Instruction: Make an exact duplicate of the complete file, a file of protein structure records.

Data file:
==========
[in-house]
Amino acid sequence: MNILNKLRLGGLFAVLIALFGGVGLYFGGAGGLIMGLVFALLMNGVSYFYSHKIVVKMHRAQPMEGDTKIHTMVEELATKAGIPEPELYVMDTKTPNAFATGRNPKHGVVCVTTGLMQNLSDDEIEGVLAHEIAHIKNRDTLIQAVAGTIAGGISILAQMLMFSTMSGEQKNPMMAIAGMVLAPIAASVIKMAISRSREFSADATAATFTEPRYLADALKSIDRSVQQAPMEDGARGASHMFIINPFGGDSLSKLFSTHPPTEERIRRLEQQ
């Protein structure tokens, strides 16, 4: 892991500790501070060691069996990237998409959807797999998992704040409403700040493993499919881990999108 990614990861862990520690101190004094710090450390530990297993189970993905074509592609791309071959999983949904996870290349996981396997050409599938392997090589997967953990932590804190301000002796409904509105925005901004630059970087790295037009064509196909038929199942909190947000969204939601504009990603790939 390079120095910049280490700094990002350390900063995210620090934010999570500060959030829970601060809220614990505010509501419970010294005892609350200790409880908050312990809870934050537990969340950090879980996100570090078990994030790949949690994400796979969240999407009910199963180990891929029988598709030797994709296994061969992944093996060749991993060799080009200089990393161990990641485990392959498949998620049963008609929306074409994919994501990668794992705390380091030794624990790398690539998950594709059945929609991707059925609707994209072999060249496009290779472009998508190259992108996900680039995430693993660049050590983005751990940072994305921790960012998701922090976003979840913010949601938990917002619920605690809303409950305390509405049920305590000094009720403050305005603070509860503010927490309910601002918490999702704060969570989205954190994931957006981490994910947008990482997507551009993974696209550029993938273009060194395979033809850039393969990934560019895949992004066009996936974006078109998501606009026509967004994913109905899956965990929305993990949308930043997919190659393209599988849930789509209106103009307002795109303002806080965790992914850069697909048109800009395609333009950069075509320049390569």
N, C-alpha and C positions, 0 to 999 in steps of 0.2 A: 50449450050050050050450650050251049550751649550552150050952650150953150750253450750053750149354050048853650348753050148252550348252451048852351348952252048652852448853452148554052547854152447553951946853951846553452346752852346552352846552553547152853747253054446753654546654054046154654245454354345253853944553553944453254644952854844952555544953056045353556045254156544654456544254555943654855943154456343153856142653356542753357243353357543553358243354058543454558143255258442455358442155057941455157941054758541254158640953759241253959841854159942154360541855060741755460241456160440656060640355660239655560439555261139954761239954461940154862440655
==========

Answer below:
[in-house]
Amino acid sequence: MNILNKLRLGGLFAVLIALFGGVGLYFGGAGGLIMGLVFALLMNGVSYFYSHKIVVKMHRAQPMEGDTKIHTMVEELATKAGIPEPELYVMDTKTPNAFATGRNPKHGVVCVTTGLMQNLSDDEIEGVLAHEIAHIKNRDTLIQAVAGTIAGGISILAQMLMFSTMSGEQKNPMMAIAGMVLAPIAASVIKMAISRSREFSADATAATFTEPRYLADALKSIDRSVQQAPMEDGARGASHMFIINPFGGDSLSKLFSTHPPTEERIRRLEQQ
């Protein structure tokens, strides 16, 4: 892991500790501070060691069996990237998409959807797999998992704040409403700040493993499919881990999108 990614990861862990520690101190004094710090450390530990297993189970993905074509592609791309071959999983949904996870290349996981396997050409599938392997090589997967953990932590804190301000002796409904509105925005901004630059970087790295037009064509196909038929199942909190947000969204939601504009990603790939 390079120095910049280490700094990002350390900063995210620090934010999570500060959030829970601060809220614990505010509501419970010294005892609350200790409880908050312990809870934050537990969340950090879980996100570090078990994030790949949690994400796979969240999407009910199963180990891929029988598709030797994709296994061969992944093996060749991993060799080009200089990393161990990641485990392959498949998620049963008609929306074409994919994501990668794992705390380091030794624990790398690539998950594709059945929609991707059925609707994209072999060249496009290779472009998508190259992108996900680039995430693993660049050590983005751990940072994305921790960012998701922090976003979840913010949601938990917002619920605690809303409950305390509405049920305590000094009720403050305005603070509860503010927490309910601002918490999702704060969570989205954190994931957006981490994910947008990482997507551009993974696209550029993938273009060194395979033809850039393969990934560019895949992004066009996936974006078109998501606009026509967004994913109905899956965990929305993990949308930043997919190659393209599988849930789509209106103009307002795109303002806080965790992914850069697909048109800009395609333009950069075509320049390569």
N, C-alpha and C positions, 0 to 999 in steps of 0.2 A: 50449450050050050050450650050251049550751649550552150050952650150953150750253450750053750149354050048853650348753050148252550348252451048852351348952252048652852448853452148554052547854152447553951946853951846553452346752852346552352846552553547152853747253054446753654546654054046154654245454354345253853944553553944453254644952854844952555544953056045353556045254156544654456544254555943654855943154456343153856142653356542753357243353357543553358243354058543454558143255258442455358442155057941455157941054758541254158640953759241253959841854159942154360541855060741755460241456160440656060640355660239655560439555261139954761239954461940154862440655